When the pandemic crippled the economy in the spring,
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works as an optometrist. Their children’s schools are also closed. She thought maybe she should go save some money while they were at St. John’s. George, Utah.
Instead, their financial situation has improved.
Although her income fell when she reduced her child-care hours, she was able to earn some extra money thanks to company benefits and a government incentive cheque. This spring she bought back shares just before the market came back and refinanced her mortgage when interest rates fell.
The coronavirus crisis unfolded in a way that few people had expected. Bankers, consumer advocates and, yes, journalists have suggested that if the economy collapses in March, Americans’ finances will also collapse. Many people remembered that the last financial crisis made millions of people unemployed.
This crisis is not like the previous one. But in hindsight, it is clear how much the 2007-2009 recession affected the recovery of the coronavirus.
The government’s reaction then led to a slow recovery that lasted for years. The government’s response to a stronger and faster economic shock was this time seen within weeks, allowing more people to benefit from high unemployment benefits and one-off stimulus measures. In many cases the recipients made more money on benefits than in their regular jobs.
So far, on average, the Americans have performed pretty well. They paid off their credit card debts and saved more. The net worth of households reached a record high, supported by rising share prices. Your credit rating has increased.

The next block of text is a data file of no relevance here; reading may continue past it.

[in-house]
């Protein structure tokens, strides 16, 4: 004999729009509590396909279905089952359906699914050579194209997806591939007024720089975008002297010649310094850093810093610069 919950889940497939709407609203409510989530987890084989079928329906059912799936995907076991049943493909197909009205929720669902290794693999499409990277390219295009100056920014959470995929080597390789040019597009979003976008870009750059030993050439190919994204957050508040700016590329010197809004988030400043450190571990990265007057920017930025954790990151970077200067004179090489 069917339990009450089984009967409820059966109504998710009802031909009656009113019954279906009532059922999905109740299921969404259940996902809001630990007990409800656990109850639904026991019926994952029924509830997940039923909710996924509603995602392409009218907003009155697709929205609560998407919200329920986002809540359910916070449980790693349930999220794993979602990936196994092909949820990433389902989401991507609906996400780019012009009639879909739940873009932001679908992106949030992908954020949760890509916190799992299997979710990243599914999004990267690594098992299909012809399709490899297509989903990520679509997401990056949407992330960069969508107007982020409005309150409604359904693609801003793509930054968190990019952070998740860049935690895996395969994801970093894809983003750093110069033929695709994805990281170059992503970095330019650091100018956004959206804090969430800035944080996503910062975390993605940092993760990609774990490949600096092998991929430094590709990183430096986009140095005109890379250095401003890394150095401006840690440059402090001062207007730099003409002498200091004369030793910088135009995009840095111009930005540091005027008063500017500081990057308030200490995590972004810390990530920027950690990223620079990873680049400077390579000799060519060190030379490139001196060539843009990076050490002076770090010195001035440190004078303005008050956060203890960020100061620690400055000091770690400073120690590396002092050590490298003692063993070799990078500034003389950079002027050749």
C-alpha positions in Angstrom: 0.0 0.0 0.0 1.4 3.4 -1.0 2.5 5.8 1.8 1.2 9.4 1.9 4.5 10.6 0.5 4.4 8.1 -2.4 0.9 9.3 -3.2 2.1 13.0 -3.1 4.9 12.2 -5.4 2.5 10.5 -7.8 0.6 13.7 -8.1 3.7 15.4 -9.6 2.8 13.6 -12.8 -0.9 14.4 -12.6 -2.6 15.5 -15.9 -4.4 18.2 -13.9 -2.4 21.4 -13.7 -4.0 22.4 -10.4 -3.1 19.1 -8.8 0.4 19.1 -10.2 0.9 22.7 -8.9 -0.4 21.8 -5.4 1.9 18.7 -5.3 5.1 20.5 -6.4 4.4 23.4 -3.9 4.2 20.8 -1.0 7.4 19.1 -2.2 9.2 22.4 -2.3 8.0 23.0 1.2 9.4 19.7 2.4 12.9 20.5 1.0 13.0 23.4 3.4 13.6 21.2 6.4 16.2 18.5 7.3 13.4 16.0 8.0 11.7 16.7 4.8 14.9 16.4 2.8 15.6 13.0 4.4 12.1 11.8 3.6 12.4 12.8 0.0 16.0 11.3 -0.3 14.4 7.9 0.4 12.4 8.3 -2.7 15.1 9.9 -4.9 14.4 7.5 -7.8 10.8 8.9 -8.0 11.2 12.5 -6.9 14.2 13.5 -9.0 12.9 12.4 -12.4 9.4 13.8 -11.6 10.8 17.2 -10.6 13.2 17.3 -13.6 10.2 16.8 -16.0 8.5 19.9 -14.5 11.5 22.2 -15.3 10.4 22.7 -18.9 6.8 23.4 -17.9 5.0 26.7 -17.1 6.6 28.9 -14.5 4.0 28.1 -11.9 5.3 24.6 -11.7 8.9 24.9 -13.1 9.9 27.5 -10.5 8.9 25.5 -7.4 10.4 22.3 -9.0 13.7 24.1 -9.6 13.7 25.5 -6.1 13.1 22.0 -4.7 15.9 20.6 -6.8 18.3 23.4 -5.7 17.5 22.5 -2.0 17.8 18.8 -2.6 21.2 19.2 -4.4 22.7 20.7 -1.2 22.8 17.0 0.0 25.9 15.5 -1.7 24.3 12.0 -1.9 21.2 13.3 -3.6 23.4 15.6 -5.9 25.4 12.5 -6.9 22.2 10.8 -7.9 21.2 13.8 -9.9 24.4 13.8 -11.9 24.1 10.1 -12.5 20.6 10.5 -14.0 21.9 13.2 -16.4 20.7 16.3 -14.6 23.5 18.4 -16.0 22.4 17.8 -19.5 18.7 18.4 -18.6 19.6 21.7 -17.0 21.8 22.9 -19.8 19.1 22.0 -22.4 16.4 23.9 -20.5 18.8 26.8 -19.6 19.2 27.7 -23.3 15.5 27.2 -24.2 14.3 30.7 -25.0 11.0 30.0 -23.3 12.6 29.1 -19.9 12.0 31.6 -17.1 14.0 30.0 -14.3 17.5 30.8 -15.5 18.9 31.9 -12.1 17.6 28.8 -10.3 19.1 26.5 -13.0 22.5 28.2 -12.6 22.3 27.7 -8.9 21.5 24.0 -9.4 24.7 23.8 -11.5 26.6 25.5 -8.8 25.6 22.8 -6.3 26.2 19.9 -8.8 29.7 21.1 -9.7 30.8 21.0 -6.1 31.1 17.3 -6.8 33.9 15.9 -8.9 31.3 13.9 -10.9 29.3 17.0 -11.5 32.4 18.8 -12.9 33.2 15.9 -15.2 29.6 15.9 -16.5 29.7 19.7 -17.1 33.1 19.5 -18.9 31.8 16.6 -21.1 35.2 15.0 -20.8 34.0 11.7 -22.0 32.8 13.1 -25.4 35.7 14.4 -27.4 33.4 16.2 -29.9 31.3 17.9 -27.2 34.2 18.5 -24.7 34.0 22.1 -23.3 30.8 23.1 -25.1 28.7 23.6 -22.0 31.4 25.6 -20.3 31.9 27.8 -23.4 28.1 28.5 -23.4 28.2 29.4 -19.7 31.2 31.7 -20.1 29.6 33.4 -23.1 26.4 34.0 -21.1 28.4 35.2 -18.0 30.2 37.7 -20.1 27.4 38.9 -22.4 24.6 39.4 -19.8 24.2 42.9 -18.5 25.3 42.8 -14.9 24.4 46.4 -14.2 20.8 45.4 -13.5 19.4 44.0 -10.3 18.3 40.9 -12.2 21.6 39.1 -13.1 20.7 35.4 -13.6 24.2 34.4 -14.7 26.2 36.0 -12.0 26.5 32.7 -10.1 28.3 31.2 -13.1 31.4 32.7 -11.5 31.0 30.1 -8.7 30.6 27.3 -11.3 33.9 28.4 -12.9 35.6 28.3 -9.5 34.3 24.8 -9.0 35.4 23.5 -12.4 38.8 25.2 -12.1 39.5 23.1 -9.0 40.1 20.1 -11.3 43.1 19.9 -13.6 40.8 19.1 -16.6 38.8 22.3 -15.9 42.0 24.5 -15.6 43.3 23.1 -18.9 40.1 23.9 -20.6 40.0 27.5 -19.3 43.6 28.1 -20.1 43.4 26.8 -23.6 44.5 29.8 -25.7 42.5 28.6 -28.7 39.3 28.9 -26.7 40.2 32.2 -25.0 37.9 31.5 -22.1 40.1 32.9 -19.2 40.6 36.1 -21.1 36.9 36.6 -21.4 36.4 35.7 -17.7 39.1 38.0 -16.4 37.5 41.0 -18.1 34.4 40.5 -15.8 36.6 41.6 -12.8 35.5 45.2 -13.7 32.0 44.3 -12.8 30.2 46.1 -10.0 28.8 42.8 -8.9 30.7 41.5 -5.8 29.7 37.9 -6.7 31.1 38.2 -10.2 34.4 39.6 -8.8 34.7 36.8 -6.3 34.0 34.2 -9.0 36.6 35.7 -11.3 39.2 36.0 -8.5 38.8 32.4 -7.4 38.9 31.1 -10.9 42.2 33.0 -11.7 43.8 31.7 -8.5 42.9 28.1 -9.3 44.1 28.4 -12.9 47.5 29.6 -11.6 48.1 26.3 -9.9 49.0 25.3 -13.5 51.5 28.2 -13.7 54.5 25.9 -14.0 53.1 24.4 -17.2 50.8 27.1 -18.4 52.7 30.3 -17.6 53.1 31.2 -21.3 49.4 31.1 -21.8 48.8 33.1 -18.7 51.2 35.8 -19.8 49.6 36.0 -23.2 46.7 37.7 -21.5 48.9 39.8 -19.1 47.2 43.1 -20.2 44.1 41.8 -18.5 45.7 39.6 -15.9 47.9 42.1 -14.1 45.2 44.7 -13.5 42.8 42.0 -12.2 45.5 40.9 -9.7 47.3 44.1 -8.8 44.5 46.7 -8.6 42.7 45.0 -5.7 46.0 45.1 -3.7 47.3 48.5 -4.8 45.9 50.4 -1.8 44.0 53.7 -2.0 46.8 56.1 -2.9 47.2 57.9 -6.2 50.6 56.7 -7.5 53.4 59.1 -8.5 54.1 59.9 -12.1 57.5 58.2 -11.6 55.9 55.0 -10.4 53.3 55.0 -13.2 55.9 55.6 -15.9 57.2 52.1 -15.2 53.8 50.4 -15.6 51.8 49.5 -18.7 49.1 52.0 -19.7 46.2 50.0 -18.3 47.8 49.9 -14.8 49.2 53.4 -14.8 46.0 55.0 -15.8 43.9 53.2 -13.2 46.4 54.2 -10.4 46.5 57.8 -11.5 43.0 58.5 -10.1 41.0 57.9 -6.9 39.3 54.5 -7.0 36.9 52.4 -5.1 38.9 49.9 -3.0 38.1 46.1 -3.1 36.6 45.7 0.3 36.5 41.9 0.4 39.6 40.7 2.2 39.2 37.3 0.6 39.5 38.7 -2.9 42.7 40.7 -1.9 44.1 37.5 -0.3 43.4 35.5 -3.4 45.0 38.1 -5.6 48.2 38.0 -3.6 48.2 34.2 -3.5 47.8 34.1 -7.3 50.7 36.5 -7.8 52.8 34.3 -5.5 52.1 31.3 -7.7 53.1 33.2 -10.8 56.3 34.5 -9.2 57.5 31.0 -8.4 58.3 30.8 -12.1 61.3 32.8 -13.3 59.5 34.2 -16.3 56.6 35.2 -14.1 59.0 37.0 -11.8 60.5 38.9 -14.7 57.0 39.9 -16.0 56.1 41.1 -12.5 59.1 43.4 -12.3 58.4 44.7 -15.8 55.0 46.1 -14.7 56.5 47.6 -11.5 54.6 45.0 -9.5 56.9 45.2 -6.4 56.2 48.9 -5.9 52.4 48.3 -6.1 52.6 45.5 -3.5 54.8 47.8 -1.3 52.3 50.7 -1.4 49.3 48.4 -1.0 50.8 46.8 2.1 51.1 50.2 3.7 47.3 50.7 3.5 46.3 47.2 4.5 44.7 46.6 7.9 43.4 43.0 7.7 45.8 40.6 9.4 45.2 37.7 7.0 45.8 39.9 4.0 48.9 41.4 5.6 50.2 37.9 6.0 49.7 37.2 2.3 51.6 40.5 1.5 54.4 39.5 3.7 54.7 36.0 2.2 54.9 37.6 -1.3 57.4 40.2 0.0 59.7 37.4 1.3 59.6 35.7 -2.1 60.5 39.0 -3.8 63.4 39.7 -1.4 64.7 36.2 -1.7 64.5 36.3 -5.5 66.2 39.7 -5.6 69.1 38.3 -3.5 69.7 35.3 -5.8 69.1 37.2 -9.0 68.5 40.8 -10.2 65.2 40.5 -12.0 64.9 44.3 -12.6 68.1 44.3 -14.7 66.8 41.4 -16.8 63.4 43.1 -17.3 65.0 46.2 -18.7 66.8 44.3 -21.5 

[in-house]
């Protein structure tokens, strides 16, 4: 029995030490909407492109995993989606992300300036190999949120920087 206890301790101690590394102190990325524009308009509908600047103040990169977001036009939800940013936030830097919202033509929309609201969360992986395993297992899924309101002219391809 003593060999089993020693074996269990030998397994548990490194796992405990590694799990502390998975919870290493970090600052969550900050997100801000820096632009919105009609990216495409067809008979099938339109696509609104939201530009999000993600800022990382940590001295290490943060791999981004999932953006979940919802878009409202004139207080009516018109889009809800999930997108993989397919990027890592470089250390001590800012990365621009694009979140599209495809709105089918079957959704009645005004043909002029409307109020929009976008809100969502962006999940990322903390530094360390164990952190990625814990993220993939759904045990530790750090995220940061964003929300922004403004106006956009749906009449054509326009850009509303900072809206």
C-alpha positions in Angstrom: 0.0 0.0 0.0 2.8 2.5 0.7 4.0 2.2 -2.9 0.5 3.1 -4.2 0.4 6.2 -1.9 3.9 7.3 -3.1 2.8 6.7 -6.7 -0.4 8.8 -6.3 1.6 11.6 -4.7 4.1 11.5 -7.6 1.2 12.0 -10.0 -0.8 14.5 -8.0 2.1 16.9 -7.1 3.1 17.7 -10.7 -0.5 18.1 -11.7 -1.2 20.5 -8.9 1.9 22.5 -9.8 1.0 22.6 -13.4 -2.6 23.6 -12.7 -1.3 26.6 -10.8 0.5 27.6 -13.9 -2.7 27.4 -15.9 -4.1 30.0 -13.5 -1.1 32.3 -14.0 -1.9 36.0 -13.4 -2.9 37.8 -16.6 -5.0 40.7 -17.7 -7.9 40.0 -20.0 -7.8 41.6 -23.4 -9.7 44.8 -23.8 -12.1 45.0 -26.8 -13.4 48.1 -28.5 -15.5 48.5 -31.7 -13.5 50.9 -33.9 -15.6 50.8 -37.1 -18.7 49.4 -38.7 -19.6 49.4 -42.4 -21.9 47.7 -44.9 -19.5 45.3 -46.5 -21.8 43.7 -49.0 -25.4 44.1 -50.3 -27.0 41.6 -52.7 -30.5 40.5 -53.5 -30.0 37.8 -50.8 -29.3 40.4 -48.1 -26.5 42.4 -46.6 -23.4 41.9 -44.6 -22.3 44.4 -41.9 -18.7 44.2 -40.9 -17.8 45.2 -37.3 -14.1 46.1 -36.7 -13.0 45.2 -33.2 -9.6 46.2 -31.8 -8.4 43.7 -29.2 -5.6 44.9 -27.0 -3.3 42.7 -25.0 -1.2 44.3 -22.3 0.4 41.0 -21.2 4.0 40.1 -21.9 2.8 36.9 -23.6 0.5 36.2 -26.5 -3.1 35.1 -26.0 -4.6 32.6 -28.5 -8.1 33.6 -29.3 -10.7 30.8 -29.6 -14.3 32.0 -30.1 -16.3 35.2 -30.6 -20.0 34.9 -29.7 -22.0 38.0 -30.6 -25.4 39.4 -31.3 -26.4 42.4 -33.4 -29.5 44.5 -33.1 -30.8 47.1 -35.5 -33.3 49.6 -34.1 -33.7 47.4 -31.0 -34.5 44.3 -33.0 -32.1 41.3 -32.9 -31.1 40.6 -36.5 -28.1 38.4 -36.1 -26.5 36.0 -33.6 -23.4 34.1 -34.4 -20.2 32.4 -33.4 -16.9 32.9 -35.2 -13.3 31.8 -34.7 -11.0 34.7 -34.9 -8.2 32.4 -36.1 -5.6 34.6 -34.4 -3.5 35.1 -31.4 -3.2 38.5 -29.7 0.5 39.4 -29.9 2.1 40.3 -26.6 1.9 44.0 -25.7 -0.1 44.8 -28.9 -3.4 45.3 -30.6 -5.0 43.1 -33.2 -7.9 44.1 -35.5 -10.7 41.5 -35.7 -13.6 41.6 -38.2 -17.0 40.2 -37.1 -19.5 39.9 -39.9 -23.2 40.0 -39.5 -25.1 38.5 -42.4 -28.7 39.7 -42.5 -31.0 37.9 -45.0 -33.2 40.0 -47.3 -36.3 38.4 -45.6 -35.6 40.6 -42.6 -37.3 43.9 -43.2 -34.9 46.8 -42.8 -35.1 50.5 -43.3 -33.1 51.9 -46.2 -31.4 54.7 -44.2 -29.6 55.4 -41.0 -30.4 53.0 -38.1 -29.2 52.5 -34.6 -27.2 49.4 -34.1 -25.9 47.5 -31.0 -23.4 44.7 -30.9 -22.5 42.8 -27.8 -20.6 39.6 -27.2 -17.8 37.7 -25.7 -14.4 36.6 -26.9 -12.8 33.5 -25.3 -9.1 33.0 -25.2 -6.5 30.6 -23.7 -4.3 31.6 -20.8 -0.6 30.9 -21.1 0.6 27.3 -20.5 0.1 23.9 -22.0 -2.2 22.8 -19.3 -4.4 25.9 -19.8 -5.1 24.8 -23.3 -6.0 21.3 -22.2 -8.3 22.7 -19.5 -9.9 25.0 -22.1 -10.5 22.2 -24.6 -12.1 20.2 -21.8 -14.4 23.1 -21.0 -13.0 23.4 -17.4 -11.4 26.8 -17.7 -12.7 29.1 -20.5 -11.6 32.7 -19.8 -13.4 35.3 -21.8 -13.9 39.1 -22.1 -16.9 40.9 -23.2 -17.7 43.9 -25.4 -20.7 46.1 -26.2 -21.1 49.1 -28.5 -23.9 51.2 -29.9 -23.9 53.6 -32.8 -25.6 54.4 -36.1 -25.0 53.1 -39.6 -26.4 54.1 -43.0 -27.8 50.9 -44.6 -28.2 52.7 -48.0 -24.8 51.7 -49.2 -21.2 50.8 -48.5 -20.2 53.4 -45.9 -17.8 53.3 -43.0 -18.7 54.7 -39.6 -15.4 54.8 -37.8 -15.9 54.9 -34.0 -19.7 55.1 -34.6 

Behind these encouraging statistics, however, lies an increasingly uneven economy. Millions of Americans are unemployed and in danger of losing their jobs forever. More and more people are hungry. Hundreds of thousands of small entrepreneurs have gone bankrupt. Legislation to extend much of the government’s aid is still awaiting President Trump’s signature.
The averages are certainly accurate, but there are many people who are even more vulnerable, says Ray Klunder, a Harvard Business School professor who studies household financial problems. They’re definitely going the wrong way.
The recent crisis – and the lessons learned from it – have paved the way for the response to this crisis.
When the financial markets went mad in March, the Federal Reserve took a series of monetary stimulus measures inspired by the early crisis – but at increasingly shorter intervals. These programmes supported the solvency of large companies and helped the stock market return to record levels.
The rescue and stimulus packages from the last crisis prompted Congress to act quickly when the pandemic peaked. The aid was then targeted at companies, namely banks and car manufacturers, which were about to collapse. Consumer support has mainly taken the form of reductions in social security contributions, an increase in unemployment and food stamps.
This time the legislators quickly gave money to almost all Americans and to the economy in general. The government has abolished cheques, extended unemployment benefits and extended loans to small businesses. The $2 trillion stimulus package approved in March helped support the economy when businesses and consumers could not.